Newspaper Page Text
THE INDIANAPOLIS JOURNAL, SATURDAY, DECEMBER 15, 1900.
l. a y n
Indiana's Greatest Distributers of "Dry Coeds.
21 AM FA CT til EH OF GRILLES.
V V IND0WS
OUR LARGE SHOW
WILL CE FILLED WITH
-MONDAY'S BARGAIN SALE..
Just When You Need Them.
Too Numerous to Mention.
WATCH THE WINDOWS.
: k Carets, Draperies, Wall Paper,
17 and 10 Weit Washington Street.
Hardwood Floors Laid and Refirtlshed.
For CHRISTMAS GIFTS
We have a reat many, and will offer special
Inducements to Holiday Buyers.
II. HOUGH CO.,
20 Pembroke Arcade.
Are . . .
To buy a Diamond Ring,
Pendant, Stud or any
thing in Diamond Jew
. elry? If so, buy direct of
the maker. We can, and
will, save you the middle
A call will convince you
that what we ADVERTISE
J. C SIPE
Rooms 2, 3, 4, ISi North Meridian St.,
OPKN EVENINGS PUKING DECEMHER.
fometlilnK Aliout the Imliana-A venue
Few people In the city, except those In
terested, know of the work accomplished
at the Neighborhood House, on Indiana
avenue. The work began about two years
ago, and was taken up by the young peo
ple of Plymouth Church. The house nt
that time was bclnj; used by Mr. Grout
for the rvvidencc of his charity workers.
The younjj people started the work by
renting the large downstair room, and
Mr. J. C. Wright loaned the ground to the
north of the building for a play grounxl
for the children. A free kindergarten was
started, continuing for five week, nt
which the average dally attendance was
fifty pupils, with on enrollment of VI).
Thursday and Saturdays cooking lt-s?on.s
However, the work proved unsuccessful
on account of the race problemwhich was
finally settled by Mr. Planner's gift of the
Planner (lulid on Rhodt? Island street,
which la In charge of colored women. Un
der the auspices of the playground commit
tee M1h Anna. Stratford conducted a sum
mer school the past summer. The whole
house had loen taken in thi fall, and Mr.
and Mrs. A. K. Kosen and Mr. Leonard
"Wahlitown are the permanent residents
t the horse. Mr. Roper? !s acting pro
fessor of philosophy at Itutler College, and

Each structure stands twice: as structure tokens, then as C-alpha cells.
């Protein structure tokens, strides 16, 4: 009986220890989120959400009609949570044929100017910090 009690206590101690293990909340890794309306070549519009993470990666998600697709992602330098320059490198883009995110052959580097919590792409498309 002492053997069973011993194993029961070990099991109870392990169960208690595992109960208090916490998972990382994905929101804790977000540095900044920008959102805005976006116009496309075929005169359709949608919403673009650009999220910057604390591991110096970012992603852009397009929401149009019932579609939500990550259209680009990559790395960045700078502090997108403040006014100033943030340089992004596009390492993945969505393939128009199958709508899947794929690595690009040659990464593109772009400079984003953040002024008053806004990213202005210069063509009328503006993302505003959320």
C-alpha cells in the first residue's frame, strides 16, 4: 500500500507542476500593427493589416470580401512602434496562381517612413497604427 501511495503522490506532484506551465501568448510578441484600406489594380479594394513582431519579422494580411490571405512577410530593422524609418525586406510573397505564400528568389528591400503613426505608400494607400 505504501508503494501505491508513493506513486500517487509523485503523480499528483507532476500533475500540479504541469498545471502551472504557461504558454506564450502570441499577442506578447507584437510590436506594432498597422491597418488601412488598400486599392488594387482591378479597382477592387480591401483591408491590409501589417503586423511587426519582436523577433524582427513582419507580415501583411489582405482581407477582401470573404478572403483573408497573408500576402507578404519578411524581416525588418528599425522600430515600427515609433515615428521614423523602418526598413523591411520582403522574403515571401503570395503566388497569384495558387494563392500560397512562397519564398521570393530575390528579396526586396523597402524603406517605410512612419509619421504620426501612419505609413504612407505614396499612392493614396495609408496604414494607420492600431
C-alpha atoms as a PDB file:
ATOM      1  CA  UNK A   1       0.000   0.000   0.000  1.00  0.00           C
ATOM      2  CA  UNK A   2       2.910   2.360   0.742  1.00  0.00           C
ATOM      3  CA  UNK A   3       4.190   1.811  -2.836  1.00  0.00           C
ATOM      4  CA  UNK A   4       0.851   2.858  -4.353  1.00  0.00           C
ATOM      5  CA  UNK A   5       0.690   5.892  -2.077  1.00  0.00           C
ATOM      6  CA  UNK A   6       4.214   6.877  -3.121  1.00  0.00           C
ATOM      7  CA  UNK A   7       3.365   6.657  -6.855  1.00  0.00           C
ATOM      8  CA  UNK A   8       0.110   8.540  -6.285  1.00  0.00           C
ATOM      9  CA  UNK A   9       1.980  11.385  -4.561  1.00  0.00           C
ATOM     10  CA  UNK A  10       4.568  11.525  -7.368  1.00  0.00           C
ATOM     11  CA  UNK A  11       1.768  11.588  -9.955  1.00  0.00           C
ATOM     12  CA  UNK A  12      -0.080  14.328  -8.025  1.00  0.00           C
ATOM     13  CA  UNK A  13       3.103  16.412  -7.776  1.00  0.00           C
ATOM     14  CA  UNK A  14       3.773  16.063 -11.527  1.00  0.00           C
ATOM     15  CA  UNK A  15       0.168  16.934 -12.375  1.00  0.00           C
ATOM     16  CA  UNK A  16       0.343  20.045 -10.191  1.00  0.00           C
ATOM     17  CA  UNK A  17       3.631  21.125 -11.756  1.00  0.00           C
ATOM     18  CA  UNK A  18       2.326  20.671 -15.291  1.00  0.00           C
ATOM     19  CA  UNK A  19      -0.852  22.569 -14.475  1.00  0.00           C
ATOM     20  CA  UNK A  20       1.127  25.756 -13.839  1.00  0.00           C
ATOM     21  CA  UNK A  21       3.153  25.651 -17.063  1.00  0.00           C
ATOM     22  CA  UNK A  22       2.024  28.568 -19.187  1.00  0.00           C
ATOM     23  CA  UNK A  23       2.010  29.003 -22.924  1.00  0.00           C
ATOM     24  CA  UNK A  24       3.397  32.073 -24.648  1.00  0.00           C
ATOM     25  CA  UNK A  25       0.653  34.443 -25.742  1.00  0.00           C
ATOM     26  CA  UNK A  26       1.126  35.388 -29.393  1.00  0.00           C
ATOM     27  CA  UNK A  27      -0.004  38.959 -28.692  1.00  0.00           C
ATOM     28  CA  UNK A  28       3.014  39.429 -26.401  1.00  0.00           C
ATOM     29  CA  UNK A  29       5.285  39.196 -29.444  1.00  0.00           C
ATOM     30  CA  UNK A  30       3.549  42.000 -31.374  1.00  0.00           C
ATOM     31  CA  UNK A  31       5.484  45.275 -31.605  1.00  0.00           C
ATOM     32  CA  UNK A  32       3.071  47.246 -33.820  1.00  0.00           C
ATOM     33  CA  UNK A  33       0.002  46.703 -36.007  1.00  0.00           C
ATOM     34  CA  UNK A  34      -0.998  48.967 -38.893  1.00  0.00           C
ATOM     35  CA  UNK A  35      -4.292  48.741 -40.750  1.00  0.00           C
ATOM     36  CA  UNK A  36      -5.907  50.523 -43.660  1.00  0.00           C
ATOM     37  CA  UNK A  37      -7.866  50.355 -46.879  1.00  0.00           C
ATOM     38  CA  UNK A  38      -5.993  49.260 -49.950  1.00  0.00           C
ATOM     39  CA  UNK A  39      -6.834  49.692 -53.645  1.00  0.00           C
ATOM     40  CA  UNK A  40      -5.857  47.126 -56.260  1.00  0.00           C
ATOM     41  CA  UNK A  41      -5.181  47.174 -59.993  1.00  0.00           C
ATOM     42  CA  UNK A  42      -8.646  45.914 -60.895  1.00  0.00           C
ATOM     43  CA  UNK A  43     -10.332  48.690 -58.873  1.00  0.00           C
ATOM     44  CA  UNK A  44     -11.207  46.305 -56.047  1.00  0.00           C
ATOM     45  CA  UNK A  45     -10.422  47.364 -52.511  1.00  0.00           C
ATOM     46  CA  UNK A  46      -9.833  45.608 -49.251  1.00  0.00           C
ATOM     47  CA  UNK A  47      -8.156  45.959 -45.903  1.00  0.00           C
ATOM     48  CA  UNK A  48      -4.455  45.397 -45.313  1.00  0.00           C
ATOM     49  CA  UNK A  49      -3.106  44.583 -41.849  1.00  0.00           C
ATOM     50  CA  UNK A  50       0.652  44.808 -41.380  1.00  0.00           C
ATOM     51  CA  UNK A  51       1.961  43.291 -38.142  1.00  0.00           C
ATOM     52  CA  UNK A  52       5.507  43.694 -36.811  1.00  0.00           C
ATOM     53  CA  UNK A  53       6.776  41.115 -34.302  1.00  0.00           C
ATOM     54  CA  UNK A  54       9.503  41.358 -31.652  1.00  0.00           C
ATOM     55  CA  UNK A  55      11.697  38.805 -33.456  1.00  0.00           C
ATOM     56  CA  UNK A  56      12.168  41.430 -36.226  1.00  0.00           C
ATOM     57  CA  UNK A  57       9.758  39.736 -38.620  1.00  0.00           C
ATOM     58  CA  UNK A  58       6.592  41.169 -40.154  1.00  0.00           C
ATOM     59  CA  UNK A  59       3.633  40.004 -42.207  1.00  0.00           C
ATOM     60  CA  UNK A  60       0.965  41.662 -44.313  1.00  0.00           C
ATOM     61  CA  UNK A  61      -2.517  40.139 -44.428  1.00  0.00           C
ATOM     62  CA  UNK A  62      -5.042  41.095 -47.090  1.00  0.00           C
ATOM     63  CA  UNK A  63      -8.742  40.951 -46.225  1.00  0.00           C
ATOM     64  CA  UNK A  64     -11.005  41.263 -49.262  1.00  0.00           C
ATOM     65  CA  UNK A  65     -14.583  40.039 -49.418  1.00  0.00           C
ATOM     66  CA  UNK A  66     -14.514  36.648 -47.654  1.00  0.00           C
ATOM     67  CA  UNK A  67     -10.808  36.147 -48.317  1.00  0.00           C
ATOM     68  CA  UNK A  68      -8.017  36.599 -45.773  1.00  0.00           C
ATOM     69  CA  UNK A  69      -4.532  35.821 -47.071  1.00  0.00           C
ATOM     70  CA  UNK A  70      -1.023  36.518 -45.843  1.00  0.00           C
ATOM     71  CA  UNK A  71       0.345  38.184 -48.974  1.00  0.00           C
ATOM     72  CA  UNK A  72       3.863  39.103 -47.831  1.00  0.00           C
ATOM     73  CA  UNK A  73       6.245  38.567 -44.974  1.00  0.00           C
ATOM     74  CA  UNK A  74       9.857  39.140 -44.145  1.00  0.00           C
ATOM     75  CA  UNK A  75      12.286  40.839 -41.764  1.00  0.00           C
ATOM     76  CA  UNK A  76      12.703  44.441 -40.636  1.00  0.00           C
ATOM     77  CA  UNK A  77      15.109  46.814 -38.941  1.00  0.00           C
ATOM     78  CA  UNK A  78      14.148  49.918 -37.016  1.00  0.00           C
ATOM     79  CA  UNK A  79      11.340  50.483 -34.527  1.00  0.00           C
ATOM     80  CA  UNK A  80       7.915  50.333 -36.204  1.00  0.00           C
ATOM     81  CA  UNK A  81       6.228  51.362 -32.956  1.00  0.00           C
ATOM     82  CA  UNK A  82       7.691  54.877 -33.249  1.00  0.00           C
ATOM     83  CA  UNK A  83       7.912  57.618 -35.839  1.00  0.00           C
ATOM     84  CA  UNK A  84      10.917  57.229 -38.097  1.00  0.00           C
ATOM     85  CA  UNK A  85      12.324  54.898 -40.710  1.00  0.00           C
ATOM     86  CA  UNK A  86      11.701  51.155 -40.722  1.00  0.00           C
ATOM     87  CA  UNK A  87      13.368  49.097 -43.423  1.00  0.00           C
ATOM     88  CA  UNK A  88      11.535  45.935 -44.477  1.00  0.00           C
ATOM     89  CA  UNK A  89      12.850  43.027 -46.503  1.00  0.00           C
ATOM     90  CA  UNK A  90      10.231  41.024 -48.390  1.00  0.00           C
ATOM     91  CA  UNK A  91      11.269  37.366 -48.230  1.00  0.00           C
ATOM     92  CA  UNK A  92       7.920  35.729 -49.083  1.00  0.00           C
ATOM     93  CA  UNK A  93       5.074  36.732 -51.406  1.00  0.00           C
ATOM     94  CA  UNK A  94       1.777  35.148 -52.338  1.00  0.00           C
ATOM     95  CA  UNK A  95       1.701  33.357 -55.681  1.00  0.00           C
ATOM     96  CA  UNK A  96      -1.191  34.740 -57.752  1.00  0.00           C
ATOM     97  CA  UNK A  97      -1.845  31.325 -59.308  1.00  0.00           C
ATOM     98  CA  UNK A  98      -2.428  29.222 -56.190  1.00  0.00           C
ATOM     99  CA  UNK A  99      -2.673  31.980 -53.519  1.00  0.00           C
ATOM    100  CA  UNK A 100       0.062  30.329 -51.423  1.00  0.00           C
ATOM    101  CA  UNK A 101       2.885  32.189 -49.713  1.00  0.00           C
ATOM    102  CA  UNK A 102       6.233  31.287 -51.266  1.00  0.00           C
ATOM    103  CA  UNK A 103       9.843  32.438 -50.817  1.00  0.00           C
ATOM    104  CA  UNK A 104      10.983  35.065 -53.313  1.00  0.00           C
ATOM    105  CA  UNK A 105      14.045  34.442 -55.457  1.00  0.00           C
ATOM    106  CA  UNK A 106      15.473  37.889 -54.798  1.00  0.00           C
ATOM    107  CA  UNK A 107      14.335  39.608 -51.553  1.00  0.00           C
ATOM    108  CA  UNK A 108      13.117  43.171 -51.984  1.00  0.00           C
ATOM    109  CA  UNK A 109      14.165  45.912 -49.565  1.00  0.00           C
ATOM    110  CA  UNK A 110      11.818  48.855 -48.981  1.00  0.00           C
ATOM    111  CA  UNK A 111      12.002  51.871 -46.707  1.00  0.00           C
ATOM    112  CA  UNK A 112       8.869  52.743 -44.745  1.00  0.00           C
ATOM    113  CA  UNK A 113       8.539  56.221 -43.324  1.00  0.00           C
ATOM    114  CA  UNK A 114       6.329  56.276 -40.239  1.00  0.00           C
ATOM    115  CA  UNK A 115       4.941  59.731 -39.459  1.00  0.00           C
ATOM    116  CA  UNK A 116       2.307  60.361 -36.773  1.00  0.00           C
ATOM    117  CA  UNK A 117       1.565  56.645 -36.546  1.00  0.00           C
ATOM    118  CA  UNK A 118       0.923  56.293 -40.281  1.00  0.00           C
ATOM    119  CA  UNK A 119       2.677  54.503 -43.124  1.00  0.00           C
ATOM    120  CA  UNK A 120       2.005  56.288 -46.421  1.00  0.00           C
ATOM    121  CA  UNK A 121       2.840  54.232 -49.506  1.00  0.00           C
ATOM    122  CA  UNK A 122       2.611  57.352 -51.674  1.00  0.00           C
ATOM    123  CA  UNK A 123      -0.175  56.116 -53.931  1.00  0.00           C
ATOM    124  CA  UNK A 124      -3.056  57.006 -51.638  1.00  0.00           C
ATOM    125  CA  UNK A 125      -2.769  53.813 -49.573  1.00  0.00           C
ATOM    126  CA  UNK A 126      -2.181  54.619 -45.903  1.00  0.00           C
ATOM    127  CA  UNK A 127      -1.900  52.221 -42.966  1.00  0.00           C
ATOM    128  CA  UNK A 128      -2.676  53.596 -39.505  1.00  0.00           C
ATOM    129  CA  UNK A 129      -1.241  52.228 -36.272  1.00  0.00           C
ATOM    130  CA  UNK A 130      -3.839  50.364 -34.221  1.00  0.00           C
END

Mr. W-ihlstown is an Instructor at the
Manual Training High School. The general
room I hunjj with pictures gathered to
gether by Mrs. Selleck and members of the
High School Sketching Club.
The Work has been carried on through
contributions. A movenunt i.s on foot to
organize more thormiichly mong the young
people of Plymouth Church an. I reorganis-j
th executive committee. There will le
a meeting for this purine Tuesday nhjht
li the leetun room of Plymouth Church,
when Kev. and Mrs. Meerve will meet
with the young people. A physical culture
Claris has been organized recently and 1
conducted by Mi.- Martha Stratford; the
Military Club of the house Is conducted by
Mr. Herbert Pish, and the recently or
ranlzcd Dramatic Club Is conducted by
Mrs. My la dosser. There will be a series
of entertainments given on the last Fri
day evening of e:uh month, for which an
admission (Vf of 5 cents will be charged.
DEBATE ON THE TREATY.
Ttto Ten-Dollar Prlxc Won nt flutter
. Trie eubjert of a debate la?t night at
r.utler College was. Resolved, That the
Hy-Pauncefote treaty, as amended by the
committee on foreign relation. In the
United States Senate, should be ratified by
that body." The debate was between the
-phomores. represented by Messrs. Kern,
Iddlng and Ed son, cn the affirmative !!,
and ihe freshmen on the negative i.ie.
-represented hv Ms.-rs. McKlrov, Mount
nw I!..)'. The Judges H. l Rrnwn. V.
S. Moffet and O. Stanton decided In
fvor of the sophomores.
The faculty offered a prize of 110 for the
best argument on each i-Me. and Jn this
conte.t Mers. Kern and MeKlroy were by
the Judges declared to be the victors.
A liberal hure of your fire Insurance
r-'jgbt to be. given to the Indianapolis PJm
Insurance Company, a jafe. Found and
lucce.ful rumrany, organized with home